Artworks in the Collection

Nadežda PETROVIĆ
Serbia (1904)


Inspired by the preparations for The First Yugoslav Art Exhibition in 1904, Nadežda channeled all her artistic curiosity exclusively into landscapes. The Resnik cycle created in the area surrounding her family estate during the summer is of special importance. Preoccupied with painting outdoors from her first days in Munich, the artist does not show her enrapture with the countryside and its changes under the influence of light, time of day, season or weather. She is less amused with the reality of what she sees and observes the scenery through its colours. She often paints in glazed tempera, according to the method of her teacher, Julius Exter. Overwhelmed by fiery red tones, painted in one go with broad strokes, smooth facture and rather thinly, these paintings belong to her first Serbian period. As champions of colour, they indicate the preparations for The Fauvist Salon (1905) in Paris, but in traditional Serbia they received only negative reviews. Unlike other paintings from the Resnik cycle of incomparable achivements, which Nadežda entered for The Yugoslav Exhibition, the landscape Serbia remained unfinished for unknown reasons and was not even meant to be displayed. Whether dissatisfied with the layout of the composition, or interrupted in mid-work, a year later, the artist painted another painting entitled Landscape on the back side, a painting with colours far more provocative, more clearly articulated and technically more complete, and accepted as the front side of the painting from the moment it was finished.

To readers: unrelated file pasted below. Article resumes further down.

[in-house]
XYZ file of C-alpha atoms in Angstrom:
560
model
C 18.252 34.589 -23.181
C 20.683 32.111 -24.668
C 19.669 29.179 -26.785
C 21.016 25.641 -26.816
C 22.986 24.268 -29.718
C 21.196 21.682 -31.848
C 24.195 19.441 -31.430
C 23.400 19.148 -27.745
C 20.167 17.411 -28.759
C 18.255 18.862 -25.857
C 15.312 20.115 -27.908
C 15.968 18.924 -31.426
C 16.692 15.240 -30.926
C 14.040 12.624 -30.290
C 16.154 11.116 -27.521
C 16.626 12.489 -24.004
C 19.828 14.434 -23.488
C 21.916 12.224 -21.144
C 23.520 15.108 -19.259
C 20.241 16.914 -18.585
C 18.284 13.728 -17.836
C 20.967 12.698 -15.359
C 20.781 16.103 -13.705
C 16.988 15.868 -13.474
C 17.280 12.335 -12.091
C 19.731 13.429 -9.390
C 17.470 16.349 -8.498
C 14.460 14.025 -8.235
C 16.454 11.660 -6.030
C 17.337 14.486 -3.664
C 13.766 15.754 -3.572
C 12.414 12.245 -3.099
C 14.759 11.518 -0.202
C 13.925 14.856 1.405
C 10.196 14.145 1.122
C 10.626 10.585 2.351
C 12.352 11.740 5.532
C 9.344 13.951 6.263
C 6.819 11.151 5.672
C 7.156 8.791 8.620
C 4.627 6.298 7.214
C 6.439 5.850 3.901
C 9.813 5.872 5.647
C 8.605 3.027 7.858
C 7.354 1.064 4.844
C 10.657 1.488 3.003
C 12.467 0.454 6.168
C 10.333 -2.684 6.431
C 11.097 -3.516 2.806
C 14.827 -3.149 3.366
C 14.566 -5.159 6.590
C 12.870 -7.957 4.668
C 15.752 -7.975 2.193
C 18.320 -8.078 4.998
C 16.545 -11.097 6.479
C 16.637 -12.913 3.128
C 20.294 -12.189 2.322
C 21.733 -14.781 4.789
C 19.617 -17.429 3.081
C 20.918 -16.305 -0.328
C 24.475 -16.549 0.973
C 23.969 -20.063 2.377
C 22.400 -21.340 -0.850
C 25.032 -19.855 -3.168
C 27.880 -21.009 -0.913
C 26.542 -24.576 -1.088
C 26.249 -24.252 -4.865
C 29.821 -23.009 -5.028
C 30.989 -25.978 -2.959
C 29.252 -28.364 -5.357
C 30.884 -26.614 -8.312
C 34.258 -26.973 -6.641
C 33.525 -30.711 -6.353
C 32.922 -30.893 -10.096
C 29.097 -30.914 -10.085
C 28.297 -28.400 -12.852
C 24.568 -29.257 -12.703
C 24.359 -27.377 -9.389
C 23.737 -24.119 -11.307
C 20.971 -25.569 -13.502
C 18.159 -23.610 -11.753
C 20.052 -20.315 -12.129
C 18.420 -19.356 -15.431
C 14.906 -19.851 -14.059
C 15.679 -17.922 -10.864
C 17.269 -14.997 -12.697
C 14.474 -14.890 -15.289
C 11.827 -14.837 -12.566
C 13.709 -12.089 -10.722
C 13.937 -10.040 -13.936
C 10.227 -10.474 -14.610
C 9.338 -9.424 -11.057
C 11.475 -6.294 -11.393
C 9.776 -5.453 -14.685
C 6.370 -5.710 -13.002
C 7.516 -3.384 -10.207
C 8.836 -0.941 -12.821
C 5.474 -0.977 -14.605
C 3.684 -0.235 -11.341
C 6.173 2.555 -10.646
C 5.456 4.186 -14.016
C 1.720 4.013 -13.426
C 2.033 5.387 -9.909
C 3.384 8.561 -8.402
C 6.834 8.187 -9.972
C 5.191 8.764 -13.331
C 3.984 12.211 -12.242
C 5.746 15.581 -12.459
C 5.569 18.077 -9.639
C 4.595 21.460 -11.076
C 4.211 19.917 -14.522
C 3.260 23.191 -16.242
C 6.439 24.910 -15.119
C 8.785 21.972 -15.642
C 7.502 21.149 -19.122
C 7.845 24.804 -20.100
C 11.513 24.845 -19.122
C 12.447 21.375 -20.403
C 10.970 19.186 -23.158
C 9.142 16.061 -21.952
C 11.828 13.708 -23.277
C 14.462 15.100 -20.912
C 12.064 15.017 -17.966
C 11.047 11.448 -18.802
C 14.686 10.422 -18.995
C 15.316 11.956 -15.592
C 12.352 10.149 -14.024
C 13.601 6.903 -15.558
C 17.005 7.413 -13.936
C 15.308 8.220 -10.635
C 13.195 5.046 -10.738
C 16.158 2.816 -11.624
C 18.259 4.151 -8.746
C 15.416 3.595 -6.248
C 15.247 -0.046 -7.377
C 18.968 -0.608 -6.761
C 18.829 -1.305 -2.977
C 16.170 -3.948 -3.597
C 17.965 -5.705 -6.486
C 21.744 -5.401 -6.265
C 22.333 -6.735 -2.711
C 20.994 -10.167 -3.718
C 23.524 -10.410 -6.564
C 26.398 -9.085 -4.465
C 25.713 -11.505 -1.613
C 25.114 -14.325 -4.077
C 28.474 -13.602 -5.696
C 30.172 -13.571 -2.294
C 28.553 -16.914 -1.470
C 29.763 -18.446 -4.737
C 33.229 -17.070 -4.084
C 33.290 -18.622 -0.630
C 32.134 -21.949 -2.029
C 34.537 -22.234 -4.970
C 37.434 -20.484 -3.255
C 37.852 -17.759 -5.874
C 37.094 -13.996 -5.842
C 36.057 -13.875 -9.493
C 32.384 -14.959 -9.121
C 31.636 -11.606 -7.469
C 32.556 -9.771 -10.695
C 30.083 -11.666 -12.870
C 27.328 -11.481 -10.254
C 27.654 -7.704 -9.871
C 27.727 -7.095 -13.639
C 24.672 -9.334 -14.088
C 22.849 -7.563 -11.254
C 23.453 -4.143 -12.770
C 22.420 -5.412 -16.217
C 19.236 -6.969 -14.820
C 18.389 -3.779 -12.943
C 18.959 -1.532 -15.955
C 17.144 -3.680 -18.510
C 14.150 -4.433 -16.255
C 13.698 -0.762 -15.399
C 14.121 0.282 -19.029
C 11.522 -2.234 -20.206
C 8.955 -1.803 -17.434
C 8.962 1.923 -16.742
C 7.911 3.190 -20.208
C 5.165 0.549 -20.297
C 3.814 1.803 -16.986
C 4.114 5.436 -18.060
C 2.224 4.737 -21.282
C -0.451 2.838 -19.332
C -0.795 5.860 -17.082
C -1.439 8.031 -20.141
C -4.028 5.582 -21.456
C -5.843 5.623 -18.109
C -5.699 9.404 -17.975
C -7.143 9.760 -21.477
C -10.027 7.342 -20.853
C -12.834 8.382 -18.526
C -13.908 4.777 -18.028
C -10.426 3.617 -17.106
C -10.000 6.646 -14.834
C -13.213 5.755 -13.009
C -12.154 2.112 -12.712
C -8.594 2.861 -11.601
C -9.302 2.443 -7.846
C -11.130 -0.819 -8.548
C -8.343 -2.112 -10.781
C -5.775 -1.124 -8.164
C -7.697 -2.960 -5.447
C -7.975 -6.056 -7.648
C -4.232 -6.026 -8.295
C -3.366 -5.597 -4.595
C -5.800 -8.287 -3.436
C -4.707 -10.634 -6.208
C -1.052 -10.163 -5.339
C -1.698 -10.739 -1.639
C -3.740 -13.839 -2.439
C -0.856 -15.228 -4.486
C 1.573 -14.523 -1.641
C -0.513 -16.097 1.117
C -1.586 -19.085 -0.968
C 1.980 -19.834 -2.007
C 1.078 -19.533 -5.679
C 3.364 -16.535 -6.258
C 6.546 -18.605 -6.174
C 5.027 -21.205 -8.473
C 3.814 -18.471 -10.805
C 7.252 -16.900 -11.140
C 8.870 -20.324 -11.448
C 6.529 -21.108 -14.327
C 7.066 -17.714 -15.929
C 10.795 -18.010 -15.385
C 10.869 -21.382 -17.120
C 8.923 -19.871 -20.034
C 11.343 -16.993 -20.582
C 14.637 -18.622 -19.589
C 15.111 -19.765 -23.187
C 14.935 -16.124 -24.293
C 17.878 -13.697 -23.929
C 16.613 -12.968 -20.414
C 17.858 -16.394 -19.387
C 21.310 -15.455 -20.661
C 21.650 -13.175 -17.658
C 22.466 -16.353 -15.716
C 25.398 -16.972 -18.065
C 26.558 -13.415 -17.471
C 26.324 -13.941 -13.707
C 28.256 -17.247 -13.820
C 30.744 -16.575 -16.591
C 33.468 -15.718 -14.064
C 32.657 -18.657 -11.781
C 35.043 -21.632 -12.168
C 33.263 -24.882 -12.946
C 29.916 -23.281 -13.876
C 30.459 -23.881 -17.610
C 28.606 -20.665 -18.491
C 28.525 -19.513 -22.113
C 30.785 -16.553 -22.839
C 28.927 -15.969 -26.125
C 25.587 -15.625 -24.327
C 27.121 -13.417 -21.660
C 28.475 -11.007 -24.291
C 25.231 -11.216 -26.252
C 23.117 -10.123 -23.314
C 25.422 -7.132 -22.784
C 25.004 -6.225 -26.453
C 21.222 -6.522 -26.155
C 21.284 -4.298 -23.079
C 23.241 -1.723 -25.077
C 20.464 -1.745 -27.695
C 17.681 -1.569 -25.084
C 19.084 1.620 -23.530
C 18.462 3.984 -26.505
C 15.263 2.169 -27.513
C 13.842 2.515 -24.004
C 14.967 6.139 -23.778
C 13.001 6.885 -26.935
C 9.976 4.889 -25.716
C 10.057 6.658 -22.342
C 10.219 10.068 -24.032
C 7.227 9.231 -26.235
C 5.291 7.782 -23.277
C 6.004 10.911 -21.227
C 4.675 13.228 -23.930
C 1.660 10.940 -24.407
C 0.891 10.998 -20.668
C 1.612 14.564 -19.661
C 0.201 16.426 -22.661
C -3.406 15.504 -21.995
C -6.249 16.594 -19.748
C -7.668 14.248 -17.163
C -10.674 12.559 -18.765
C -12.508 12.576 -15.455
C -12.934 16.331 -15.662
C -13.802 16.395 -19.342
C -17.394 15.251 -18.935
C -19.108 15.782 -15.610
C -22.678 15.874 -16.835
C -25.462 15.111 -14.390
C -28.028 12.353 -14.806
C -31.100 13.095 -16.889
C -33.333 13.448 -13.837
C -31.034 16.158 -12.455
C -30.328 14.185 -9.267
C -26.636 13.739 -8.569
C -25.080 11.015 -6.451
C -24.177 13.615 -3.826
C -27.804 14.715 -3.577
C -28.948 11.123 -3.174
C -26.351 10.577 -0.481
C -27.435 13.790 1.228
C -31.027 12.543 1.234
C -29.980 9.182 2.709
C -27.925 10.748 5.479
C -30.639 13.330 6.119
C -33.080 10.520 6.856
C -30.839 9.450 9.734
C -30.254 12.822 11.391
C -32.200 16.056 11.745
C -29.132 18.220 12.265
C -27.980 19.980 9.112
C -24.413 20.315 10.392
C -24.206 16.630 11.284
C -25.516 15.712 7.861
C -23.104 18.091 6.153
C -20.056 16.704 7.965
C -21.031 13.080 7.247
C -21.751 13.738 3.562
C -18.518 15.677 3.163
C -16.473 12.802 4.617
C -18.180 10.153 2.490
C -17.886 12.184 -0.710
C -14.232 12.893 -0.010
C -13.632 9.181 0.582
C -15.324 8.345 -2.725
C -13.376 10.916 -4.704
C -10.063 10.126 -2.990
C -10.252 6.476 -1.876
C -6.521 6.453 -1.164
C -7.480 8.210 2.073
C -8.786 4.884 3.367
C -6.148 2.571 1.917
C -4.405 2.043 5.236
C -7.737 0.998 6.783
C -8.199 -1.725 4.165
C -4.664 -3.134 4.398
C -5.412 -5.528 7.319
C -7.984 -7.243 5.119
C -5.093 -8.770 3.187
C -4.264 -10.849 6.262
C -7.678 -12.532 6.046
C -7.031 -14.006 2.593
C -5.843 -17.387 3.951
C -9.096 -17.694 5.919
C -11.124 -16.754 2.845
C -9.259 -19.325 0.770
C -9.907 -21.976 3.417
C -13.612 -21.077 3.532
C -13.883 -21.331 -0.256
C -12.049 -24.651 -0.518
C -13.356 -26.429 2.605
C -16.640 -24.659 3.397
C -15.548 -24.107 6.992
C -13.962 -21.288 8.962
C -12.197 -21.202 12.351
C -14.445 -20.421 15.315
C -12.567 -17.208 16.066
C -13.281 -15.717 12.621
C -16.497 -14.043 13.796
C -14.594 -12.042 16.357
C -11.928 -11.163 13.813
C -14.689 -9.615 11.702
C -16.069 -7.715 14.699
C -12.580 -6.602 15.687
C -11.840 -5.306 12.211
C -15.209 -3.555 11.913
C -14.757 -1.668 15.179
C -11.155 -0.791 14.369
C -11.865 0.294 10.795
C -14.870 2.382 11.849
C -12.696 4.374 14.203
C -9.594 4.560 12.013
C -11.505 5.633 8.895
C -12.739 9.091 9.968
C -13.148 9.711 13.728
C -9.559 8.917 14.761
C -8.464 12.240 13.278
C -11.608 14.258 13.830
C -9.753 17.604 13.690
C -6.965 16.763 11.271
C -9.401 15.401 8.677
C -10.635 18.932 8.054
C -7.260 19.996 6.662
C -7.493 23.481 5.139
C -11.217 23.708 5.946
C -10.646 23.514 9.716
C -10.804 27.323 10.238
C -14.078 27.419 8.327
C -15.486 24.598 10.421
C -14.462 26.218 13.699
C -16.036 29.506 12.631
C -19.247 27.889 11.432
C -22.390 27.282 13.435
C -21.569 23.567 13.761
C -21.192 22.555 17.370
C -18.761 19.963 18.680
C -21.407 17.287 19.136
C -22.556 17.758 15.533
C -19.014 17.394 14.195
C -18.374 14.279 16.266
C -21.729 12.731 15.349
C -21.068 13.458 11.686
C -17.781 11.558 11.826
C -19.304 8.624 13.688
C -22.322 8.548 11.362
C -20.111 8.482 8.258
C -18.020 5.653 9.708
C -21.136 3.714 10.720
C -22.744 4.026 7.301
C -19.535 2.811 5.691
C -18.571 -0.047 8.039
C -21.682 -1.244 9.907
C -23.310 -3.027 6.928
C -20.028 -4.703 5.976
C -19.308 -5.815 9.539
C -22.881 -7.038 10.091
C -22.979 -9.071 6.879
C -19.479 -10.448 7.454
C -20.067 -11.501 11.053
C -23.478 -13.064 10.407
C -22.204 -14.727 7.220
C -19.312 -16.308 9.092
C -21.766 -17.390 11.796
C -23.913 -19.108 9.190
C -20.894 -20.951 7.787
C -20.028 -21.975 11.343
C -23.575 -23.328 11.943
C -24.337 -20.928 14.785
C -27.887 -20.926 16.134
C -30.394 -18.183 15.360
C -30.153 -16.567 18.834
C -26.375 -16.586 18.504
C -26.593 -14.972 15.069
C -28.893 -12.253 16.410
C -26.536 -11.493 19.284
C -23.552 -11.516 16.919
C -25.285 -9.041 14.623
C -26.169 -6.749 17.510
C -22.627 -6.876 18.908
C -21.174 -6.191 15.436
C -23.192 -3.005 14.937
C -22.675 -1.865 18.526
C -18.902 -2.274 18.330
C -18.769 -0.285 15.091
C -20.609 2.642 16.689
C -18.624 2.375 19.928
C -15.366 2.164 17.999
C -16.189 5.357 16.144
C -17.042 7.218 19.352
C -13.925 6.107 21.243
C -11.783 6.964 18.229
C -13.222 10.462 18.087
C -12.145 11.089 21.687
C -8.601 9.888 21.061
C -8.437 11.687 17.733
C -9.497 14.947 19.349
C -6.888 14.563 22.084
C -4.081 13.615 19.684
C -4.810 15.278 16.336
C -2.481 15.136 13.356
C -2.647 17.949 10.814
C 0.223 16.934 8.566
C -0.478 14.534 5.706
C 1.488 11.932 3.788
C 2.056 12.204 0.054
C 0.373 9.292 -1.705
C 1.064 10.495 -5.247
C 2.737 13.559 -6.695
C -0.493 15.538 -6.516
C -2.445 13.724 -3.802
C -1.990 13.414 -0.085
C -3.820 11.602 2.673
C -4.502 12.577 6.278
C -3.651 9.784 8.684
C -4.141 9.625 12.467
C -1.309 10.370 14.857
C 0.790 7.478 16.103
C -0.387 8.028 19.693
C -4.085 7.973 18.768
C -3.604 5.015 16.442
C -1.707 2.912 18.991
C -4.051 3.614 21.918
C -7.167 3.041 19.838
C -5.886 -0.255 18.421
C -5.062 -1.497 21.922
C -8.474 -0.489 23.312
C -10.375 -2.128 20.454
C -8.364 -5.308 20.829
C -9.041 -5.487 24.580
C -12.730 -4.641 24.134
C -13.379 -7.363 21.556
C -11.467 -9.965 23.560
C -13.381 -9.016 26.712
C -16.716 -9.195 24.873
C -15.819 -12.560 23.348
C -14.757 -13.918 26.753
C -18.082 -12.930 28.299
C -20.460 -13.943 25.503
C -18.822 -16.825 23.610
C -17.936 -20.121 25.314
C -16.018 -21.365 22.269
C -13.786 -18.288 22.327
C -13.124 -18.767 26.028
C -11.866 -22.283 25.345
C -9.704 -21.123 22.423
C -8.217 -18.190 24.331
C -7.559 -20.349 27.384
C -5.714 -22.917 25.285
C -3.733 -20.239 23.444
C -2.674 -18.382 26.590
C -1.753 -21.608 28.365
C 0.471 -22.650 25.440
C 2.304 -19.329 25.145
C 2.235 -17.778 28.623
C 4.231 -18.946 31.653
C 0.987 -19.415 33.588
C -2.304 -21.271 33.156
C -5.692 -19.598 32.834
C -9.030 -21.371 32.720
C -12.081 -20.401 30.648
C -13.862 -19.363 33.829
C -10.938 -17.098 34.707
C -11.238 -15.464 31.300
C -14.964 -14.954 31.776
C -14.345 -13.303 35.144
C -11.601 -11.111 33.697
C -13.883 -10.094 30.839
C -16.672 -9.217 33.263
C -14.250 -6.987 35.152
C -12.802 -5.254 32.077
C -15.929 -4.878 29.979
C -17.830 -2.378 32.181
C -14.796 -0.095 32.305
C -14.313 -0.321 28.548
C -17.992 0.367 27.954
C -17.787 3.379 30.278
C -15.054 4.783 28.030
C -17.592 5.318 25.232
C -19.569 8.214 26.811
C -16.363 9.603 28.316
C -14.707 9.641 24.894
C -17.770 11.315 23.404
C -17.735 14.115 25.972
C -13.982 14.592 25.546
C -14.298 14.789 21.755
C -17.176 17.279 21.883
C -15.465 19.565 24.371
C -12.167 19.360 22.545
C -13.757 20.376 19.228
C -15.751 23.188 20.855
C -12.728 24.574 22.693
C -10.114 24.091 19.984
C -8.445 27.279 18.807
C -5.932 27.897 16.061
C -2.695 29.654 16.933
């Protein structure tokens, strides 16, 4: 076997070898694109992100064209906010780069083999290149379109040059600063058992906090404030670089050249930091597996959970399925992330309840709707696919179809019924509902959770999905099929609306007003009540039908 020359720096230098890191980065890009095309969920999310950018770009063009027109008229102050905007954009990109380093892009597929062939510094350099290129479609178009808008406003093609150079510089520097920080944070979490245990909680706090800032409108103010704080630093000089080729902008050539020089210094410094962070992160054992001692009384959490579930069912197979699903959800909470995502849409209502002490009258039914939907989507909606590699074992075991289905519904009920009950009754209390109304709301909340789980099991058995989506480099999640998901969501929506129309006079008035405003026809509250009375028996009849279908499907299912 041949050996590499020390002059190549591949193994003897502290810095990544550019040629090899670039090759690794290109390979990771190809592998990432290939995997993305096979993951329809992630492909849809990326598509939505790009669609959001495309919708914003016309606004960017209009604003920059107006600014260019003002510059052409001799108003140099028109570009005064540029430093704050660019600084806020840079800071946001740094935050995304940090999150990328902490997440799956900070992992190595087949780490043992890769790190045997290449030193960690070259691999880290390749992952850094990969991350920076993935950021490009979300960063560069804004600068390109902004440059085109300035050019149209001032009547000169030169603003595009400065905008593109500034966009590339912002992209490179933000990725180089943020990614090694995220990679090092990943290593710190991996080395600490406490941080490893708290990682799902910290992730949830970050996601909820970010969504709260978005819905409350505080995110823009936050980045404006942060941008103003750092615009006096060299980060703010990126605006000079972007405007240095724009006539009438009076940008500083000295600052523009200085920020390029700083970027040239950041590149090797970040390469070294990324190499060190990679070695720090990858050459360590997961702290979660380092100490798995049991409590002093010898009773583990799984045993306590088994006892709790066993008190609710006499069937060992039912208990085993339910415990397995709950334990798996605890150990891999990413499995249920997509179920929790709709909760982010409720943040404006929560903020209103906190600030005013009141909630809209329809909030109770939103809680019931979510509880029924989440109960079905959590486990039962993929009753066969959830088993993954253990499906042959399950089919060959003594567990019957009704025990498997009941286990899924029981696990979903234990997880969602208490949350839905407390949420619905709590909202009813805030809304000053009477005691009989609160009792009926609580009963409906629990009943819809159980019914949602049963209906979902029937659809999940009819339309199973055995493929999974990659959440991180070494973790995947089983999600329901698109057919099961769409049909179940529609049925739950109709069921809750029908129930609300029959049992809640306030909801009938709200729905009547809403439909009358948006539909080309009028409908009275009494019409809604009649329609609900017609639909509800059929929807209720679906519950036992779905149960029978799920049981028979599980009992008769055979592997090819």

Nadežda Petrović